Wednesday, June 21, 2017
WATCHMEN TV Series in Development at HBO
"Nothing ends, Adrian. Nothing ever ends."
-- Doctor Manhattan to Ozymandias, Watchmen
The Hollywood Reporter stated yesterday that HBO is developing an adaptation of the critically-acclaimed DC Comics maxi-series Watchmen, with Damon Lindelof in talks to oversee the project as showrunner.
Lindelof, 44, is best known as the co-creator and showrunner of the ABC series Lost and as the co-creator of the HBO series The Leftovers. He also served as writer and producer of the movies Star Trek Into Darkness, Prometheus, Tomorrowland, and Cowboys & Aliens.
According to the article, Lindelof originally read the comics as a kid in the 1980s and the series continues to influence his work. "From the flashbacks to the nonlinear storytelling to the deeply flawed heroes, these are all elements that I try to put into everything I write," he told Comic Book Resources in 2009 ahead of the Watchmen film by director Zack Snyder. The article also claims that Lindelof has read Watchmen multiple times and praised Snyder's film. "It's the most married-to-the-original-text version of Watchmen that could've been made," he told the Observer at the time. "It's OK with me if people don't understand it because they don't deserve to understand it."
Snyder is no longer attached to the drama project from Warner Bros. Television, which was first rumored to be in preliminary discussions with HBO back in 2015.
Created in 1986 by Alan Moore and Dave Gibbons, Watchmen was a 12-issue maxi-series set in an alternate reality that closely mirrors the contemporary world of the 1980s, but with the presence of superheroes that has altered the outcome of real-world events. In keeping with the realism of the series, the costumed crimefighters of Watchmen are commonly called "superheroes", but only one, Doctor Manhattan, possesses superhuman powers. The war in Vietnam ends with a U.S. victory in 1971 and Richard Nixon is still president as of October 1985. When the story begins, the existence of Doctor Manhattan has given the U.S. a strategic advantage over the Soviet Union, which has increased tensions between the two nations. Eventually, superheroes grow unpopular among the police and the public, leading to the passage of legislation, the Keene Act, in 1977 to outlaw them. While many of the heroes retired, Doctor Manhattan and a veteran superhero known as The Comedian operate as government-sanctioned agents. Another, Rorschach, continues to operate outside the law as a vigilante.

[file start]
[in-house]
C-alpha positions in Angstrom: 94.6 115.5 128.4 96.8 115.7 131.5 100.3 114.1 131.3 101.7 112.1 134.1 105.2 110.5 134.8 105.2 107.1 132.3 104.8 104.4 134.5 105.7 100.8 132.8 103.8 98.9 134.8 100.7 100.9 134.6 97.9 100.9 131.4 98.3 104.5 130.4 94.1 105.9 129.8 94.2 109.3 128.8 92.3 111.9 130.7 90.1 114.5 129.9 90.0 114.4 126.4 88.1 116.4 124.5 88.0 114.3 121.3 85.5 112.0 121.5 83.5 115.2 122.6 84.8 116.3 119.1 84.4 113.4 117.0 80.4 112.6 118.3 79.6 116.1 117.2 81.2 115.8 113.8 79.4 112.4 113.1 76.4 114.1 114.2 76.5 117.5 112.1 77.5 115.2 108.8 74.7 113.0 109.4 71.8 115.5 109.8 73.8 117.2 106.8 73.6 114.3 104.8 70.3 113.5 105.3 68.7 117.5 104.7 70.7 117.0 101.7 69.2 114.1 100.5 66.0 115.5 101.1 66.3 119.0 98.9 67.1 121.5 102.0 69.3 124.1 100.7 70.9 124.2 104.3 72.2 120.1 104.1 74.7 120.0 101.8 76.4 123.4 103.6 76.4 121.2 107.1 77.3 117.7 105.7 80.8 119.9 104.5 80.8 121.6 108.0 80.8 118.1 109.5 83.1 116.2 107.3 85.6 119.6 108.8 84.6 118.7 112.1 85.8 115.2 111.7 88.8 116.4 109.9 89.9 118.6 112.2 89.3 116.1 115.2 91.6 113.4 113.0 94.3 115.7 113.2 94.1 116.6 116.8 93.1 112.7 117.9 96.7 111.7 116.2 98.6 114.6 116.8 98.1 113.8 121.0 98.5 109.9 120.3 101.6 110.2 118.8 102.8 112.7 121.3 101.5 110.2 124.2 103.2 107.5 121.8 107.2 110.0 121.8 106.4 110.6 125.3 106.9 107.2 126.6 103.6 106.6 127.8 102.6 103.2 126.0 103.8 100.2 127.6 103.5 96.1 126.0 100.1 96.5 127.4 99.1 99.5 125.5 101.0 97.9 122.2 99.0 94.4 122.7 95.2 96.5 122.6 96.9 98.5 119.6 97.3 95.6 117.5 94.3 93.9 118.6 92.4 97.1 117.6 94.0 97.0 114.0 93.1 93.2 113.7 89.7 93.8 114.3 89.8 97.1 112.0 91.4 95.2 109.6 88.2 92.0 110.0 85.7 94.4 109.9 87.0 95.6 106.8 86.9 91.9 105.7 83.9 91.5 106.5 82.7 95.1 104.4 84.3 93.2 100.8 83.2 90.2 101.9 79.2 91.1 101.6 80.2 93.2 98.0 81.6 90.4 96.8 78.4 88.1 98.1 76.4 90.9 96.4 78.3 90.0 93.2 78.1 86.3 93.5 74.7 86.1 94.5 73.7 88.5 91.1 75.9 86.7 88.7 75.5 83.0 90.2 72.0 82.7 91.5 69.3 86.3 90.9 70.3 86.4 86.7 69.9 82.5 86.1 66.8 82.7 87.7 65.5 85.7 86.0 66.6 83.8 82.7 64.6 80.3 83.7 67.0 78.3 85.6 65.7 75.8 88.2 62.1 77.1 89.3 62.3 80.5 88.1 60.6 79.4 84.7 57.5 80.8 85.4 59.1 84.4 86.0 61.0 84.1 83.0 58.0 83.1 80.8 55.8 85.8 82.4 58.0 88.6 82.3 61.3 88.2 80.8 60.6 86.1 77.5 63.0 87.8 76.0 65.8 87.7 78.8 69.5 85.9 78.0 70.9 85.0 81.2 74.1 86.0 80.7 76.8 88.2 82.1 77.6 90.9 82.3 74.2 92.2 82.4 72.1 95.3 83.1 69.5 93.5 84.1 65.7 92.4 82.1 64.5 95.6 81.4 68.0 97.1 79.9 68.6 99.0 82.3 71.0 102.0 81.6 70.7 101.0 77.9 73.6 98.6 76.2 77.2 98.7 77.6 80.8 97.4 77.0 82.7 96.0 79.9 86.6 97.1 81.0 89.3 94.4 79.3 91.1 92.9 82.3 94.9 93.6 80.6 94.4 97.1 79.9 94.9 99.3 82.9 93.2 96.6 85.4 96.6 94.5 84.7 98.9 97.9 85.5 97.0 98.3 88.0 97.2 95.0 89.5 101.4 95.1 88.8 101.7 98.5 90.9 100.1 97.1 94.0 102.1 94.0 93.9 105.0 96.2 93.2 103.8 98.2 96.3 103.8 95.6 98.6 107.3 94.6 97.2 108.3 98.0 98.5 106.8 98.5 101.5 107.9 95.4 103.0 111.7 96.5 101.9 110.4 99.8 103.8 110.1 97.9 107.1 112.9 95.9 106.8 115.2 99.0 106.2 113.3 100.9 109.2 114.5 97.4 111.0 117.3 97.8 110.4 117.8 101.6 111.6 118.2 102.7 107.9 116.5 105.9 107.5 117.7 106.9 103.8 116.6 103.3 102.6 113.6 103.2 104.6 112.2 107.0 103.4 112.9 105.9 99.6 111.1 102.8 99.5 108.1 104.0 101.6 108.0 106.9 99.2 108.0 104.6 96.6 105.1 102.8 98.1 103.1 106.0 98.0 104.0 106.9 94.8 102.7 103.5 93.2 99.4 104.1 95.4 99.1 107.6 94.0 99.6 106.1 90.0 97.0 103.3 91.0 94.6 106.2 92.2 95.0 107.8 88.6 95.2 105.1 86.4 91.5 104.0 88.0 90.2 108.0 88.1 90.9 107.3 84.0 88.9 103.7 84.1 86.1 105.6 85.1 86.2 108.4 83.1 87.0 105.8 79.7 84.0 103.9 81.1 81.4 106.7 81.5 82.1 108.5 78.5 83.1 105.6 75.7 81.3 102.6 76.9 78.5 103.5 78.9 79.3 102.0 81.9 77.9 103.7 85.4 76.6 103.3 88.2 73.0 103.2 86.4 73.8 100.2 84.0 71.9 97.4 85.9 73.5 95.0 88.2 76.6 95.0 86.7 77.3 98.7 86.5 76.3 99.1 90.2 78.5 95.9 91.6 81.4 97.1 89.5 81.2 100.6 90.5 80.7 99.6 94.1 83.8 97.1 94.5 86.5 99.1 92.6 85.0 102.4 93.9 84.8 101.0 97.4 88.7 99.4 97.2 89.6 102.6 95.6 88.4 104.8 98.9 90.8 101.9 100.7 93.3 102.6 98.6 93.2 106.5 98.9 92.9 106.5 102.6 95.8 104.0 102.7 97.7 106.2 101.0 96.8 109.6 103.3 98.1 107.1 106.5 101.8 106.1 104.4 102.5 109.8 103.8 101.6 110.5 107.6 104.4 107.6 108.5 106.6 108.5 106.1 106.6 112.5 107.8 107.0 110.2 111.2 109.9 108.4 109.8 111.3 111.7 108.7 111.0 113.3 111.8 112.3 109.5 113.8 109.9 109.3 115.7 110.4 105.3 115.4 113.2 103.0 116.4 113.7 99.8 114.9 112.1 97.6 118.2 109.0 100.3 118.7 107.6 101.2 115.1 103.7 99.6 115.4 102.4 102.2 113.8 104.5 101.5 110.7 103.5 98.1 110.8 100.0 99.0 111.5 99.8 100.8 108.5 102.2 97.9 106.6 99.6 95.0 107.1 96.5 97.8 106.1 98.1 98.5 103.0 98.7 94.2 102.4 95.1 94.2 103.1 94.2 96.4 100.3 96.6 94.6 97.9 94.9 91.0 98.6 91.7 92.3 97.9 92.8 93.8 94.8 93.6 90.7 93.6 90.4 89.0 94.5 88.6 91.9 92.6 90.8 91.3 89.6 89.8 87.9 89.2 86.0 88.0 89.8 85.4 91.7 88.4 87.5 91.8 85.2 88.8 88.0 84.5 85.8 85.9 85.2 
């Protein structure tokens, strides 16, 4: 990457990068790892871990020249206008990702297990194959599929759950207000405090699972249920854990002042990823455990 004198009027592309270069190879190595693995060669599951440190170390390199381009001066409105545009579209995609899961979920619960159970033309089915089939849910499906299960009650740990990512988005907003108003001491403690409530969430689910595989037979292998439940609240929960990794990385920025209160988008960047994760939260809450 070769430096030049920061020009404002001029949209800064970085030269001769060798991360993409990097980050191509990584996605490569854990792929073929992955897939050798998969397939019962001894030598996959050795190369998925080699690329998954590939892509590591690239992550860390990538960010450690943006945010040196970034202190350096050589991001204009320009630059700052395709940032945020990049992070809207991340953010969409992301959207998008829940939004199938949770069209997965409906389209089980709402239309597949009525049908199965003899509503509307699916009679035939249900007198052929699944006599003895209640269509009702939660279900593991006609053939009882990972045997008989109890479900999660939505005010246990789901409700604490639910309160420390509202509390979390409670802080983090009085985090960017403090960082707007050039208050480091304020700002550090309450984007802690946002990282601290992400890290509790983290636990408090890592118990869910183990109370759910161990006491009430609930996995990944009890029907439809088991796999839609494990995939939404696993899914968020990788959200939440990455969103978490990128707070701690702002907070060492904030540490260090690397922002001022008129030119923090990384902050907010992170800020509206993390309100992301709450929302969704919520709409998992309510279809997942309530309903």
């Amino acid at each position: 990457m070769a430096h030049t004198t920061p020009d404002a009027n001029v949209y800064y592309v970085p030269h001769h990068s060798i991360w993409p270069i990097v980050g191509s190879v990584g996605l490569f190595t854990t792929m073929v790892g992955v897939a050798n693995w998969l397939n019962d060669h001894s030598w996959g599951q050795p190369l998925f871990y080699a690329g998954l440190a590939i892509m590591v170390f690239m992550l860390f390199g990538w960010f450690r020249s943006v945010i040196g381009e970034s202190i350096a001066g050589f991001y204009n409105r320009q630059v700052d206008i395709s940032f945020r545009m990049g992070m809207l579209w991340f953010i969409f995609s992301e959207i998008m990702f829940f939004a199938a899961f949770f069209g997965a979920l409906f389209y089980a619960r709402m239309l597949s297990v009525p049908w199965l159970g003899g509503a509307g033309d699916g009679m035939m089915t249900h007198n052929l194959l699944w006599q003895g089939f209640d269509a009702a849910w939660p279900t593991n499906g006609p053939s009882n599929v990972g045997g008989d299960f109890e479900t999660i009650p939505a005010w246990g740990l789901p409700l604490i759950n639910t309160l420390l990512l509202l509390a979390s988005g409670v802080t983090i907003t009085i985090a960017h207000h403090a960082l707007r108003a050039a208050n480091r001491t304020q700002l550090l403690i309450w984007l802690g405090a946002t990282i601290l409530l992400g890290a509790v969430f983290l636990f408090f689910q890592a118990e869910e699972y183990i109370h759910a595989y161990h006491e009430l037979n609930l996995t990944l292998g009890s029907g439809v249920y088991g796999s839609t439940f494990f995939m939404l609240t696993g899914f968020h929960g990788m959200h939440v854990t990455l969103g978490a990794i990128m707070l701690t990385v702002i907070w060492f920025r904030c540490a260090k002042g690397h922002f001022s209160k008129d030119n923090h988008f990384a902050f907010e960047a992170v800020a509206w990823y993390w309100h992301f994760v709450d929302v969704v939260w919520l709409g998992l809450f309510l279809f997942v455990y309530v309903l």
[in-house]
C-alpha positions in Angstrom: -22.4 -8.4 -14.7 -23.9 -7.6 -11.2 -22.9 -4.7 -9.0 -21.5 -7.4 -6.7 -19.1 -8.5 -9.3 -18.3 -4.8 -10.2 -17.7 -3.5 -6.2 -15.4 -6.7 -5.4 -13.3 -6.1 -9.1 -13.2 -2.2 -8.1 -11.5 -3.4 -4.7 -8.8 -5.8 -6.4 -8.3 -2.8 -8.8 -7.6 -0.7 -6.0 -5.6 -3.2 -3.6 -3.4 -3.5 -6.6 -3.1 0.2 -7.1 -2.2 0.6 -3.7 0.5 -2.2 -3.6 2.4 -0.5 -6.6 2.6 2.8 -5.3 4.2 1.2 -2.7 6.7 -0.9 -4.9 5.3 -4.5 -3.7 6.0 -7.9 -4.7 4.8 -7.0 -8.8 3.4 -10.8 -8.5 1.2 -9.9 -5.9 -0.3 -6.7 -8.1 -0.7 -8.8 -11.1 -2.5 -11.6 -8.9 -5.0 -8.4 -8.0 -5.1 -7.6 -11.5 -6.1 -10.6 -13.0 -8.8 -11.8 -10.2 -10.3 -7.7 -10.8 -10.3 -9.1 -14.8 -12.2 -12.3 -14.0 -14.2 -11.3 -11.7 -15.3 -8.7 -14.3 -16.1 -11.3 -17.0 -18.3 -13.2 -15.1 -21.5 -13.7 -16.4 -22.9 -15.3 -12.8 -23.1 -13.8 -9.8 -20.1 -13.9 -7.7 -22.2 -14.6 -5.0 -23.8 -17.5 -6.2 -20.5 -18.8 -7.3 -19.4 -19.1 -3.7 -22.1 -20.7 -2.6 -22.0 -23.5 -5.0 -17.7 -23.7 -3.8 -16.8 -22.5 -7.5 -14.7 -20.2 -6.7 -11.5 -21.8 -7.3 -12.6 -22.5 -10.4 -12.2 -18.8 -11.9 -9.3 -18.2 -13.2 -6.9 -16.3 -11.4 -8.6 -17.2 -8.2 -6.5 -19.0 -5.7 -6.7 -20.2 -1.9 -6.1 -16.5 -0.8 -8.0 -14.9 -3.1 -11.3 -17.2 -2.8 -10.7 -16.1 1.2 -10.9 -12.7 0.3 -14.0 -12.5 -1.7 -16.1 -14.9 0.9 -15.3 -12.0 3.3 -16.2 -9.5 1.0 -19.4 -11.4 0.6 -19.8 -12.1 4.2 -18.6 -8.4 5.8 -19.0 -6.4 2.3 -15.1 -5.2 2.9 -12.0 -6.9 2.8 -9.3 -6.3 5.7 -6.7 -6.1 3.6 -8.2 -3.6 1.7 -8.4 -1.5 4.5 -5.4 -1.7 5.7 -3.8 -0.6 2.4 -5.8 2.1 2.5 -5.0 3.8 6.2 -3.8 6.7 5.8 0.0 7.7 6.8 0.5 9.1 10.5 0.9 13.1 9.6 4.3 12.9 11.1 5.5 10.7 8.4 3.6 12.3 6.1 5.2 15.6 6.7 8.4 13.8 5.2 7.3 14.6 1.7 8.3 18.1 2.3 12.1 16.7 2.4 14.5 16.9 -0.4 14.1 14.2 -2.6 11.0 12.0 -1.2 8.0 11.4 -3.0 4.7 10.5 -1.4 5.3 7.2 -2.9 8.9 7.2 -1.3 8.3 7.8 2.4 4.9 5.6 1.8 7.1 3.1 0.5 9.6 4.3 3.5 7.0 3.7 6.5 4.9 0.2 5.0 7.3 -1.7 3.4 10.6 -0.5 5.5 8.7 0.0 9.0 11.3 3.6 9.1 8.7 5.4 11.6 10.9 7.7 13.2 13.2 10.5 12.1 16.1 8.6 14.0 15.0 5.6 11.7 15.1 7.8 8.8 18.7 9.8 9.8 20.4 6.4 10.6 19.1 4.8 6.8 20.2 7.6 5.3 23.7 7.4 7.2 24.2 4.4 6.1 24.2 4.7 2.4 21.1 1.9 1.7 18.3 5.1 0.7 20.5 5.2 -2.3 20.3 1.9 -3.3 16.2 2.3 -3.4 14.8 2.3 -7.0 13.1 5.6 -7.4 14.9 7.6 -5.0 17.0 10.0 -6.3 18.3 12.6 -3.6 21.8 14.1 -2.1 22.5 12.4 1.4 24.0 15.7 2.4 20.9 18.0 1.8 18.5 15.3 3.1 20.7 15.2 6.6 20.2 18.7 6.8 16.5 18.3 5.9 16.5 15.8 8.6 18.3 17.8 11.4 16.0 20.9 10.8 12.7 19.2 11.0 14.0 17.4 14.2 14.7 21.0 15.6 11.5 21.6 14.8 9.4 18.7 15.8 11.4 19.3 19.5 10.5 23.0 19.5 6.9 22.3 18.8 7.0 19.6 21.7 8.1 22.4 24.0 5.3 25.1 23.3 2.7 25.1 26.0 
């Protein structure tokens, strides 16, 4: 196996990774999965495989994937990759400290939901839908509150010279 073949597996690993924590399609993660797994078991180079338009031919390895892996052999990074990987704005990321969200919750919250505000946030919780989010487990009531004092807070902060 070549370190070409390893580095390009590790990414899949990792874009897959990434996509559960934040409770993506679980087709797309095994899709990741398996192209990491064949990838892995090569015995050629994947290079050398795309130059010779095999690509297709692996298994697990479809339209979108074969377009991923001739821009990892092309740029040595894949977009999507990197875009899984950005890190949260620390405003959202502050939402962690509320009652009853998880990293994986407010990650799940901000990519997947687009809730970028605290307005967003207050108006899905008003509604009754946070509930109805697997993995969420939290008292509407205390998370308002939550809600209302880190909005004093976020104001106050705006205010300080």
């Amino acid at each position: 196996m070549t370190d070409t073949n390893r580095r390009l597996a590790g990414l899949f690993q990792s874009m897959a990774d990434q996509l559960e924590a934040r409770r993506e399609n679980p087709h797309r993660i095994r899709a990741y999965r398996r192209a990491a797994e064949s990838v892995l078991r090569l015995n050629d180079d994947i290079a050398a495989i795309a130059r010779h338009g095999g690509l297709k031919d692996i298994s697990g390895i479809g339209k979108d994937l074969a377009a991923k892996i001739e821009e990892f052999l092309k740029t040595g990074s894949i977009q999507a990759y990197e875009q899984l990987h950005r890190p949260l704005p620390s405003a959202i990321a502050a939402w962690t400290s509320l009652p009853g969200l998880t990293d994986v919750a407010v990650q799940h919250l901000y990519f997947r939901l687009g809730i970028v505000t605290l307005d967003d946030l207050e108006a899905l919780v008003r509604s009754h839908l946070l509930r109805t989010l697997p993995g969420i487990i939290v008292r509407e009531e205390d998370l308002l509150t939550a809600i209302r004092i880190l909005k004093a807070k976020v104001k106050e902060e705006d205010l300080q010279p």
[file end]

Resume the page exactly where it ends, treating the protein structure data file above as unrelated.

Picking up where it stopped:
In October 1985, New York City police investigate the murder of a man named Edward Blake. With the police having no leads, Rorschach decides to probe further. Discovering Blake to be the face behind The Comedian, Rorschach believes he has discovered a plot to terminate costumed adventurers and sets about warning four of his retired comrades -- Dan Dreiberg (formerly the second Nite Owl), the emotionally detached Doctor Manhattan and his lover Laurie Juspeczyk (the second Silk Spectre), and Adrian Veidt (once the hero Ozymandias), a successful businessman.
After Blake's funeral, Manhattan is accused on national television of being the cause of cancer in friends and former colleagues. When the U.S. government takes the accusations seriously, Manhattan exiles himself to Mars. As Manhattan is one of the United States' greatest military powers, his departure throws humanity into political turmoil, with the Soviet Union invading Afghanistan to capitalize on the perceived American weakness. Rorschach's concerns appear vindicated when Adrian Veidt narrowly survives an assassination attempt, and Rorschach himself is framed for murdering Moloch, a former supervillain, and imprisoned. Nite Owl and Rorschach work to uncover the conspiracy surrounding the death of The Comedian and the accusations that drove Manhattan into exile.